Egypt referendum amid tight security


Egyptians voted amid tight security in a two-day referendum on a new constitution, which could pave the way for fresh elections, the BBC reports. The new charter aims to replace the constitution passed under Islamist President Mohammed Morsi months before he was ousted by the army. The military wants a strong Yes vote to endorse Mr Morsi’s removal. His Muslim Brotherhood, now designated a terrorist group, is boycotting the vote and there are fears of violence.
Shortly before voting began, an explosion took place near a court building in Cairo’s Imbaba district, although no casualties were reported. However, one person was killed during an anti-referendum protest in Bani Suef, south of Cairo, the governor there told the BBC.
A huge security operation is being mounted for the two days of voting. The interior ministry says 200,000 police officers, 150 central security units and 200 combat groups are being deployed around polling stations on both days. Army chief Gen Abdel Fattah al-Sisi visited one polling station in north Cairo, telling guards there: “Work hard. We need the referendum to be completely secured.” Democratic or not, she says, the referendum is seen by many as more than a ballot on a new constitution – it is widely viewed as a verdict on the removal of Mr Morsi. Television pictures showed long lines of voters at some Cairo polling stations.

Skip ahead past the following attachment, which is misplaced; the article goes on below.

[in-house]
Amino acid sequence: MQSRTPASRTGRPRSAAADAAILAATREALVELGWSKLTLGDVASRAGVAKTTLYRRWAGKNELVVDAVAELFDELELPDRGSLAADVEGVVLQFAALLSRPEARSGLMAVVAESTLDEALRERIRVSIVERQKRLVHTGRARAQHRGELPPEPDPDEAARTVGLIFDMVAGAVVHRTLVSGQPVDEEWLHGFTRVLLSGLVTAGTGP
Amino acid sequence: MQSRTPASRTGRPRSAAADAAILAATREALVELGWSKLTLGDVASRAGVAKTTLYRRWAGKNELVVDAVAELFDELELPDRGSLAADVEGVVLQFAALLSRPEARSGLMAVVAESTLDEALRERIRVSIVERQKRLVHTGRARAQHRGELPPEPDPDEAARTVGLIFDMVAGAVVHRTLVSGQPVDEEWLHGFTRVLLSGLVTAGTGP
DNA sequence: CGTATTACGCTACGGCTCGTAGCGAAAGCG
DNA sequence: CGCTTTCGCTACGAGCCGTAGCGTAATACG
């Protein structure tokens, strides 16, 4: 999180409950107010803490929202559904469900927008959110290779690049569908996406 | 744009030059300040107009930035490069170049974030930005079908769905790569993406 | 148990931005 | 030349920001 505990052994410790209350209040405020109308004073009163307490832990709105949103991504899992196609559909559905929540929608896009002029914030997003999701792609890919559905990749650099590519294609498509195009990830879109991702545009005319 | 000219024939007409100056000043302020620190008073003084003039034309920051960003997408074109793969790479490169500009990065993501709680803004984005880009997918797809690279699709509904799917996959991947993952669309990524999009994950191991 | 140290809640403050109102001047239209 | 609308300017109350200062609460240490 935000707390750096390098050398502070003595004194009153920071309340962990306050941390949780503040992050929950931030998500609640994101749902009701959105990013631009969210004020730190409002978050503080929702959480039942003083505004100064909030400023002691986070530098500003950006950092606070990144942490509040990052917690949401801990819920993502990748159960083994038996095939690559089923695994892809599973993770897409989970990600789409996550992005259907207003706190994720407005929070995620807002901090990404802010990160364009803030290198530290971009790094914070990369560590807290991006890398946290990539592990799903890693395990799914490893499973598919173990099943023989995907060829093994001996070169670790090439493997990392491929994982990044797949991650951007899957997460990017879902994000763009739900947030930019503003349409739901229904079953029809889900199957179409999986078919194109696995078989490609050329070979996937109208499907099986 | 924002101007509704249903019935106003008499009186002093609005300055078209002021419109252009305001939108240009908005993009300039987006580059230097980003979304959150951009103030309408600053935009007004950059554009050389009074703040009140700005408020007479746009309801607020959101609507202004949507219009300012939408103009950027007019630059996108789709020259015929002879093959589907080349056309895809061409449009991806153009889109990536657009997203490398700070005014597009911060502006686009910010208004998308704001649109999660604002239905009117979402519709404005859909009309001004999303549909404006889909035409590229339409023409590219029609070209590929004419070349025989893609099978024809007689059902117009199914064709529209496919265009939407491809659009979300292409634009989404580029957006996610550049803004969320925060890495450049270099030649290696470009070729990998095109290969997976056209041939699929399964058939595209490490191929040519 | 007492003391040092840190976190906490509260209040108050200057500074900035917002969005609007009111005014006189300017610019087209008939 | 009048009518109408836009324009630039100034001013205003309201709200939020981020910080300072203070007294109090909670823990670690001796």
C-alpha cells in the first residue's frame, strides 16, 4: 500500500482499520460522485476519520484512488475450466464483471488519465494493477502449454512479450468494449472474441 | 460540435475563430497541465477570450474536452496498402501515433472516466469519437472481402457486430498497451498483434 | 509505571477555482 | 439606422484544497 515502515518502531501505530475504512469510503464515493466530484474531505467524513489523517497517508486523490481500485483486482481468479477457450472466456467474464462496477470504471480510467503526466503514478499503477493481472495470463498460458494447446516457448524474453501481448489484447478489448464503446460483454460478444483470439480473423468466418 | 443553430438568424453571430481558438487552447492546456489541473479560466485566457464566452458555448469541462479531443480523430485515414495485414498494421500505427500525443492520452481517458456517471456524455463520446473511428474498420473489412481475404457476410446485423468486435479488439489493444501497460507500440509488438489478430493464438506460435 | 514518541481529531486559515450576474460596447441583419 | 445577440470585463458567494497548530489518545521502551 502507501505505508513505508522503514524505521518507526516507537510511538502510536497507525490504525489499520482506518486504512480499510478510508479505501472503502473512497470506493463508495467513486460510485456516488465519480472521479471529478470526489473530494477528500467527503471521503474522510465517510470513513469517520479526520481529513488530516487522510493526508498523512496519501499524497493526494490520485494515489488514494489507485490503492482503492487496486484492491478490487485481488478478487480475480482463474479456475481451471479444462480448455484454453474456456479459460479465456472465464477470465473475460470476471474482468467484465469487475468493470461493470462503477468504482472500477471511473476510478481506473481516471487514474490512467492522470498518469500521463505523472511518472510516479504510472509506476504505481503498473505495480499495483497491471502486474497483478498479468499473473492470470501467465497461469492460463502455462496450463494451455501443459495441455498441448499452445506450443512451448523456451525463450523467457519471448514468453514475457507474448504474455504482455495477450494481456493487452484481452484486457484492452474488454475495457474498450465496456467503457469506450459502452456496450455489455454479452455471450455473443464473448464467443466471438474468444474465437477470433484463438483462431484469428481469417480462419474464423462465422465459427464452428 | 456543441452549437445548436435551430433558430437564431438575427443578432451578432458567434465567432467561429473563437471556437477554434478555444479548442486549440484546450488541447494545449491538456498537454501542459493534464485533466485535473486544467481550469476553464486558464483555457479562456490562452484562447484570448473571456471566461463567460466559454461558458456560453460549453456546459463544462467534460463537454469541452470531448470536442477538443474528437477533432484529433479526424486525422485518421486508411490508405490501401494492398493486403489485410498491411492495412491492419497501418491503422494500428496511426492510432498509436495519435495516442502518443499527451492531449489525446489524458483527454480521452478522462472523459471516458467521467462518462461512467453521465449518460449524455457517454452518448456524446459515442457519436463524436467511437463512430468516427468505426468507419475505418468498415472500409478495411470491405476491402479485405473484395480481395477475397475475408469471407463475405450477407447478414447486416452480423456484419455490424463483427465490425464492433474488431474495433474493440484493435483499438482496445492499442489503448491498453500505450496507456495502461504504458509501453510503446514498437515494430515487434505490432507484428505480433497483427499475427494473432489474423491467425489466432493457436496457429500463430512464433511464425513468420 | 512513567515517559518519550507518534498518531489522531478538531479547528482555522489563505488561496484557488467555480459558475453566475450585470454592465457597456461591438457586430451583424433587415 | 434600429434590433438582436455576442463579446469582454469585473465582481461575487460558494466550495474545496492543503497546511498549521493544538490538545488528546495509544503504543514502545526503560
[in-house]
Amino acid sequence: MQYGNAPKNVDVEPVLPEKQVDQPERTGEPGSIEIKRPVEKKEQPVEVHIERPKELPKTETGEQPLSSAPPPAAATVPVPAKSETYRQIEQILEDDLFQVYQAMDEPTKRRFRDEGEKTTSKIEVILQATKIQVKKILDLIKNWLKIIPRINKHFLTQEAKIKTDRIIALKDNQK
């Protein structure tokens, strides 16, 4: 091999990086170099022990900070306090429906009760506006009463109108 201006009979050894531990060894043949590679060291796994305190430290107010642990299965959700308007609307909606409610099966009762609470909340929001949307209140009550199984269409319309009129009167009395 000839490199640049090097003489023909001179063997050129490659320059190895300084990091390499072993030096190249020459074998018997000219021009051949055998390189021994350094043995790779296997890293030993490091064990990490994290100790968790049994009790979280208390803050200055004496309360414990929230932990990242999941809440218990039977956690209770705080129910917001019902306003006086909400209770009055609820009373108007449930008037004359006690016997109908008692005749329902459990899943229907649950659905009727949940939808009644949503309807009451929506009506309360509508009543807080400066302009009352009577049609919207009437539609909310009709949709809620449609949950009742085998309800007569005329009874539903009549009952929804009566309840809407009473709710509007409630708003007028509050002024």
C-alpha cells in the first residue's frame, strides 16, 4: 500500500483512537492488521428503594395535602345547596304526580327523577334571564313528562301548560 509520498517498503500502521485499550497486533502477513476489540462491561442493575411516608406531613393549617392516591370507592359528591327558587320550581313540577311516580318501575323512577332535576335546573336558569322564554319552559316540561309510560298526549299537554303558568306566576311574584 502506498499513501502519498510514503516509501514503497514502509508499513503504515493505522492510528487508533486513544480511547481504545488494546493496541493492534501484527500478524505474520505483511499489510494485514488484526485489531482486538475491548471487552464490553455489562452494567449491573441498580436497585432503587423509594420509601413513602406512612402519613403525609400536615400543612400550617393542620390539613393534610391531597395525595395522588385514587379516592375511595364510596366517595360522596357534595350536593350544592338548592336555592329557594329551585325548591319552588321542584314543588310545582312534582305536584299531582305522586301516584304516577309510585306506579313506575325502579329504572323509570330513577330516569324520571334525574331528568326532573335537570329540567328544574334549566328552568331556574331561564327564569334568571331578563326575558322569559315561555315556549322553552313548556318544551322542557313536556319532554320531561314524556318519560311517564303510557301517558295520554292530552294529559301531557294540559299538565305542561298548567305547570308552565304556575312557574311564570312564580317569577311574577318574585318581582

Interim Prime Minister Hazem Beblawi has called the referendum the “most critical moment” for Egypt.  It also stipulates that the military’s budget will be beyond civilian oversight. A Yes vote could also pave the way for fresh presidential and parliamentary elections. It now seems certain that Gen Sisi, who backed Morsi’s removal following mass protests, will run for president. Interim President Adly Mansour said after voting: “The people must prove to dark terrorism that they fear nothing.”
The new constitution was drafted by a 50-member committee that included only two representatives of Islamist parties. The authorities maintain that the new draft delivers more rights and freedoms, and is a crucial step on the road to stability.
Under the new constitution:The president may serve two four-year terms and can be impeached by parliament, Islam remains the state religion – but freedom of belief is absolute, giving some protection to minorities, the state guarantees “equality between men and women”, parties may not be formed based on “religion, race, gender or geography”.
Critics say the new constitution favours the army at the expense of the people, and fails to deliver on the revolution of 2011 which overthrew Hosni Mubarak.  It retains a provision allowing civilians to be tried in military courts, and it gives the military control over the appointment of the defence minister for the next eight years.

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